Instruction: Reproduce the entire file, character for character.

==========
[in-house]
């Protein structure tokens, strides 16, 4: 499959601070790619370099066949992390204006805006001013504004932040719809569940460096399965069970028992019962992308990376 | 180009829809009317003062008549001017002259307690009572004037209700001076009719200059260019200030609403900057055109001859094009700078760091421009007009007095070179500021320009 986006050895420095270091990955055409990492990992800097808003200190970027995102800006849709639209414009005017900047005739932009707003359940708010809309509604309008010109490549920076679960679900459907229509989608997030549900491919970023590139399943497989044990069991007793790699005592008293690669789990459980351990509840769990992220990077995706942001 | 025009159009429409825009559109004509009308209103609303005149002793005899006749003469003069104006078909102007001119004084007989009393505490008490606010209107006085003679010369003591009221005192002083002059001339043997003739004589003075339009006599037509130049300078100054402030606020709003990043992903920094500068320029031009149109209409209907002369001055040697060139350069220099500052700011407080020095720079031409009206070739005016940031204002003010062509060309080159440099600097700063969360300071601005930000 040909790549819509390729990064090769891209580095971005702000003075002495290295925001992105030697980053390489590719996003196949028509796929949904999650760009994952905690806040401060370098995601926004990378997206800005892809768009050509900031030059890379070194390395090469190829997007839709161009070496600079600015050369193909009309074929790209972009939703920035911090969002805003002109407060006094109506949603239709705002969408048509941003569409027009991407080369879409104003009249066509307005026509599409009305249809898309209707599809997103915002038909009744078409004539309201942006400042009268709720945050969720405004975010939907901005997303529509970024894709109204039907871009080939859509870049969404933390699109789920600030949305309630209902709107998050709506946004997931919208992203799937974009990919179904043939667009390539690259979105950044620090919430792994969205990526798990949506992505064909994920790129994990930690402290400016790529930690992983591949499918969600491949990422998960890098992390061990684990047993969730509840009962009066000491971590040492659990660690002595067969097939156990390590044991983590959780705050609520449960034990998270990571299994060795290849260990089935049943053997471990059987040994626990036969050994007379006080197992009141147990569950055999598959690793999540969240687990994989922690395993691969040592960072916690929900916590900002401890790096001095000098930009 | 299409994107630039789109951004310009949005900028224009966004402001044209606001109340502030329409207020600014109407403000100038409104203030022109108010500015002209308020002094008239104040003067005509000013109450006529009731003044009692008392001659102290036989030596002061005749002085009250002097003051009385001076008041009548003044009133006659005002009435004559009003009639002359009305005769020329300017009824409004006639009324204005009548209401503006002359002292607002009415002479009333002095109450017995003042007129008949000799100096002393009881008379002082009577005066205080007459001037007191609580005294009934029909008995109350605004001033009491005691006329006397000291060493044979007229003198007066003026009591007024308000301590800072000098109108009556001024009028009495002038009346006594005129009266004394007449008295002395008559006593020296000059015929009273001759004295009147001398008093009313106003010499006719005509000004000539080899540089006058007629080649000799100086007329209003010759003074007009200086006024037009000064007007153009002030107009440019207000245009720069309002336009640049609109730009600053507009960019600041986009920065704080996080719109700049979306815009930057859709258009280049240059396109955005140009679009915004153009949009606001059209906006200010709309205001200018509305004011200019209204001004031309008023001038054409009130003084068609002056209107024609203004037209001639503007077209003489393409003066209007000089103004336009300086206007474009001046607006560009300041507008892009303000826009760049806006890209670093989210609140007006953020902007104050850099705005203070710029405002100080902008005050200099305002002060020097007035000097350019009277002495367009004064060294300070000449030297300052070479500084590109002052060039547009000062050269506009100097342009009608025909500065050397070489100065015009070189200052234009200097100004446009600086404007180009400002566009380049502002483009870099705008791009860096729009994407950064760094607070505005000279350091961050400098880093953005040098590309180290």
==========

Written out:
[in-house]
């Protein structure tokens, strides 16, 4: 499959601070790619370099066949992390204006805006001013504004932040719809569940460096399965069970028992019962992308990376 | 180009829809009317003062008549001017002259307690009572004037209700001076009719200059260019200030609403900057055109001859094009700078760091421009007009007095070179500021320009 986006050895420095270091990955055409990492990992800097808003200190970027995102800006849709639209414009005017900047005739932009707003359940708010809309509604309008010109490549920076679960679900459907229509989608997030549900491919970023590139399943497989044990069991007793790699005592008293690669789990459980351990509840769990992220990077995706942001 | 025009159009429409825009559109004509009308209103609303005149002793005899006749003469003069104006078909102007001119004084007989009393505490008490606010209107006085003679010369003591009221005192002083002059001339043997003739004589003075339009006599037509130049300078100054402030606020709003990043992903920094500068320029031009149109209409209907002369001055040697060139350069220099500052700011407080020095720079031409009206070739005016940031204002003010062509060309080159440099600097700063969360300071601005930000 040909790549819509390729990064090769891209580095971005702000003075002495290295925001992105030697980053390489590719996003196949028509796929949904999650760009994952905690806040401060370098995601926004990378997206800005892809768009050509900031030059890379070194390395090469190829997007839709161009070496600079600015050369193909009309074929790209972009939703920035911090969002805003002109407060006094109506949603239709705002969408048509941003569409027009991407080369879409104003009249066509307005026509599409009305249809898309209707599809997103915002038909009744078409004539309201942006400042009268709720945050969720405004975010939907901005997303529509970024894709109204039907871009080939859509870049969404933390699109789920600030949305309630209902709107998050709506946004997931919208992203799937974009990919179904043939667009390539690259979105950044620090919430792994969205990526798990949506992505064909994920790129994990930690402290400016790529930690992983591949499918969600491949990422998960890098992390061990684990047993969730509840009962009066000491971590040492659990660690002595067969097939156990390590044991983590959780705050609520449960034990998270990571299994060795290849260990089935049943053997471990059987040994626990036969050994007379006080197992009141147990569950055999598959690793999540969240687990994989922690395993691969040592960072916690929900916590900002401890790096001095000098930009 | 299409994107630039789109951004310009949005900028224009966004402001044209606001109340502030329409207020600014109407403000100038409104203030022109108010500015002209308020002094008239104040003067005509000013109450006529009731003044009692008392001659102290036989030596002061005749002085009250002097003051009385001076008041009548003044009133006659005002009435004559009003009639002359009305005769020329300017009824409004006639009324204005009548209401503006002359002292607002009415002479009333002095109450017995003042007129008949000799100096002393009881008379002082009577005066205080007459001037007191609580005294009934029909008995109350605004001033009491005691006329006397000291060493044979007229003198007066003026009591007024308000301590800072000098109108009556001024009028009495002038009346006594005129009266004394007449008295002395008559006593020296000059015929009273001759004295009147001398008093009313106003010499006719005509000004000539080899540089006058007629080649000799100086007329209003010759003074007009200086006024037009000064007007153009002030107009440019207000245009720069309002336009640049609109730009600053507009960019600041986009920065704080996080719109700049979306815009930057859709258009280049240059396109955005140009679009915004153009949009606001059209906006200010709309205001200018509305004011200019209204001004031309008023001038054409009130003084068609002056209107024609203004037209001639503007077209003489393409003066209007000089103004336009300086206007474009001046607006560009300041507008892009303000826009760049806006890209670093989210609140007006953020902007104050850099705005203070710029405002100080902008005050200099305002002060020097007035000097350019009277002495367009004064060294300070000449030297300052070479500084590109002052060039547009000062050269506009100097342009009608025909500065050397070489100065015009070189200052234009200097100004446009600086404007180009400002566009380049502002483009870099705008791009860096729009994407950064760094607070505005000279350091961050400098880093953005040098590309180290």